One man’s trash…

I was wandering around the Hua Qian Bei district yesterday with xobs trying to buy a couple of power supplies for bringup of an open-source quad-core ARM laptop we’re building, and lo and behold, I came across this:

It’s the first time I’ve ever come across one of my former products in the Shenzhen markets. It’s kind of neat because I have intimate knowledge of how it might have ended up at this reseller’s stall. It also brought back old memories of agonizing over the logo color and placement — I think we tested over a half-dozen shades of gray before we settled on this one, and we had to fight with the printer to get the eyes just right and no smearing despite printing on a curved surface (accessories are in many ways harder than the product itself). Amusingly, this lady is selling the power supply for less than it cost us to originally buy it (you can just see the top of her head in the photo, she ducked behind the counter to find the power supplies we were buying, and I snapped the photo while she wasn’t looking).

Most of the excess inventory for this power supply ended up in the US office to handle exchanges & returns, so I’m pretty sure these are from a batch of power supplies that we had rejected. If I recall correctly, I had discovered an issue where one of the inductors in the power supply was missing the glob of glue required to hold it in place. Shipping the unit subjected the power supply to vibration, which caused the inductor to rub against a neighboring part. The rubbing could wear off the enamel on the inductor, which ultimately leads to the inductor shorting against the neighboring part. The power supply’s internal fuse correctly blows when this happens, so it wasn’t a safety issue; but the defectivity rate was around a few percent after shipping. I think a few thousand power supplies were sent back to the manufacturer over that issue. My guess is that after many years, the manufacturer finally found a sucker^H^H^H^H^H^H reseller who would peddle it in the markets.

Inspires confidence in the other ‘brand-name’ power supplies she was peddling, doesn’t it? On the other hand, I did buy a Lenovo-branded power supply that was perfect for my needs. ‘Brand new’ with plastic over the logos, it set me back only $4 a piece, and I did verify on the spot using a multimeter that the power supply did output the correct voltage. Probably good enough for development use, and at that price you just buy two in case one breaks.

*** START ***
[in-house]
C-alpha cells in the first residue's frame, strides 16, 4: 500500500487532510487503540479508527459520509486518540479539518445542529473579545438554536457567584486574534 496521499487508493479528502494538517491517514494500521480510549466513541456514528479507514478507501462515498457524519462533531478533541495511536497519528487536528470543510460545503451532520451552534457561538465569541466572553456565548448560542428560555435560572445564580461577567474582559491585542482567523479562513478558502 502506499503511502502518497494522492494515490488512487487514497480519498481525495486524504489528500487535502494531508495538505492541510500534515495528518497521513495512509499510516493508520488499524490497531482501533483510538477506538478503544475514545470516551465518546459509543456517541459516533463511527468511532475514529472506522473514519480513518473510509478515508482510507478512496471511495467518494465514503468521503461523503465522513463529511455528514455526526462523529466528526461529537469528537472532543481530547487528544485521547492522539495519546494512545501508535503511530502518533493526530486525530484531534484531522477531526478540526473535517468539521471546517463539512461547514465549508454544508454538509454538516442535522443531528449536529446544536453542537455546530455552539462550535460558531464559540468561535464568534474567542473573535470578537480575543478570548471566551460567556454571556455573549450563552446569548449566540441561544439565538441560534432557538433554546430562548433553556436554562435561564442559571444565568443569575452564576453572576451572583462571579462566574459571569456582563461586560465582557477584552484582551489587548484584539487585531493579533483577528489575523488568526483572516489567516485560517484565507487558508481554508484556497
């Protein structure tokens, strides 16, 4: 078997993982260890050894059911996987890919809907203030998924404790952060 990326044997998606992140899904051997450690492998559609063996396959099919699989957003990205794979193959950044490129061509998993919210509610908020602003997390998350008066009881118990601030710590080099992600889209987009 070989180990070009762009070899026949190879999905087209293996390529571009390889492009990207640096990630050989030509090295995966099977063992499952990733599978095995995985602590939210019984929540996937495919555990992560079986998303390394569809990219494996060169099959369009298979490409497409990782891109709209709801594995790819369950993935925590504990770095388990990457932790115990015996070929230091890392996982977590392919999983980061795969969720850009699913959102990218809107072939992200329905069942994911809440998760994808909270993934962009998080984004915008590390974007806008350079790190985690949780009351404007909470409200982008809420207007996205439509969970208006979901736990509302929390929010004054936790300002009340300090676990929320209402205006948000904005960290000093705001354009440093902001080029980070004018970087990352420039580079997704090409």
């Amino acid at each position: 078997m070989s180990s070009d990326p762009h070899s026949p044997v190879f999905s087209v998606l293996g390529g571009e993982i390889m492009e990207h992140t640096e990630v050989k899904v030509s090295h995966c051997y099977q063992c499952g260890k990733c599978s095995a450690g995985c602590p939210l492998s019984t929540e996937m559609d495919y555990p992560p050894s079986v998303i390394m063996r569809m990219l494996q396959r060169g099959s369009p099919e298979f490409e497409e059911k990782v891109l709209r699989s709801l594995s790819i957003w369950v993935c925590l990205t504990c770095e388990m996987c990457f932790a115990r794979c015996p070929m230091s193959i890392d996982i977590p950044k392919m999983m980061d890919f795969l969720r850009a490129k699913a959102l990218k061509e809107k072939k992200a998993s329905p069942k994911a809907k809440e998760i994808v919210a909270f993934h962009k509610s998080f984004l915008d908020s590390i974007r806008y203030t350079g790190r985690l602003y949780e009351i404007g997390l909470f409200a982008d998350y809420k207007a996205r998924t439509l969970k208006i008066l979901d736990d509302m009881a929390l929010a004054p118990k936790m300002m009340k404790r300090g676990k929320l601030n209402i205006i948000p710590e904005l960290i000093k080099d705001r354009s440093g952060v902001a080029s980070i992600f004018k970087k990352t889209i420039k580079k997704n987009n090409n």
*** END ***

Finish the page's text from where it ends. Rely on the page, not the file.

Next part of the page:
18 Responses to “One man’s trash…”

  1. Theon144 says:

    Open-source quad-core ARM laptop? Where can I learn something more about that?

    • bunnie says:

      Just stay tuned here. I’ll be posting more about it as the prototype comes along!

      • Taniwha says:

        Heh – I’ll buy one – I had the bright idea of building a tablet – with slots – out of the new Altera parts with the dual core embedded ARMs – but leaving the bulk of the gates free to be allocated to the ‘slots’ which usually would probably be little more than connectors – it seems to me that we OS hardware hackers are running out of platforms we can plug our stuff in to – time to make our own

        (the hard part of doing this is graphics acceleration, haven’t found a good solution to that problem yet)

      • Taniwha says:

        Oh du-oh, of course, you have to wait for freescale’s announcement on Tuesday, I’ve been completely unable to get data sheets out of them (I’m not building a laptop or tablet)

      • raywin says:

        I’ll preorder one based on the Chumby experience alone.

        There is a real absence of quality “open” electronics, thank you guys for trying to change that!

  2. Aris says:

    Have you seen the Cubieboard development out of China?

  3. With the connector you used on the PSU, i would gladly have bought even a faulty wall wart. Getting the voltage right is not a problem. Getting it fed into the Chumby is.

    I’ve got two Chumbies (Chumba and Wamba). One of them is in permanent state of open brain surgery since i haven’t managed to get a non destructive power source operation drawn to it…

    But let this be my late tip-of-the-hat for all you did to get those cute boxes to my home!


  4. Russ says:

    After about a year, my chumby wallwart failed, wonder if it’s related…Mine is a Shenzhen Frecom FM050020-C. It still produces 5V, but under load, drops to around 2.5V.

  5. mary says:

    OMG. Hilarious.

  6. Hardcore says:

    I spends a lot of time in this area and working with various China factories.

    You don’t EVER want to buy this sort of PSU from these people.
    Many are a serious fire hazard.


  7. James Chan says:

    As they say, “blast from the past”!

  8. You’re so cool! I dont suppose Ive learn anything like this before. So nice to seek out any person with some original ideas on this subject. realy thank you for starting this up. this web site is something that’s wanted on the net, someone with just a little originality. helpful job for bringing one thing new to the web!Useful info!

  9. mianchen says:

    Bunnie, the pinyin for 华强北 is Hua Qiang Bei, not Hua Qian Bei…

  10. It’s hard to find educated people in this particular subject, but you seem like you know what you’re talking about!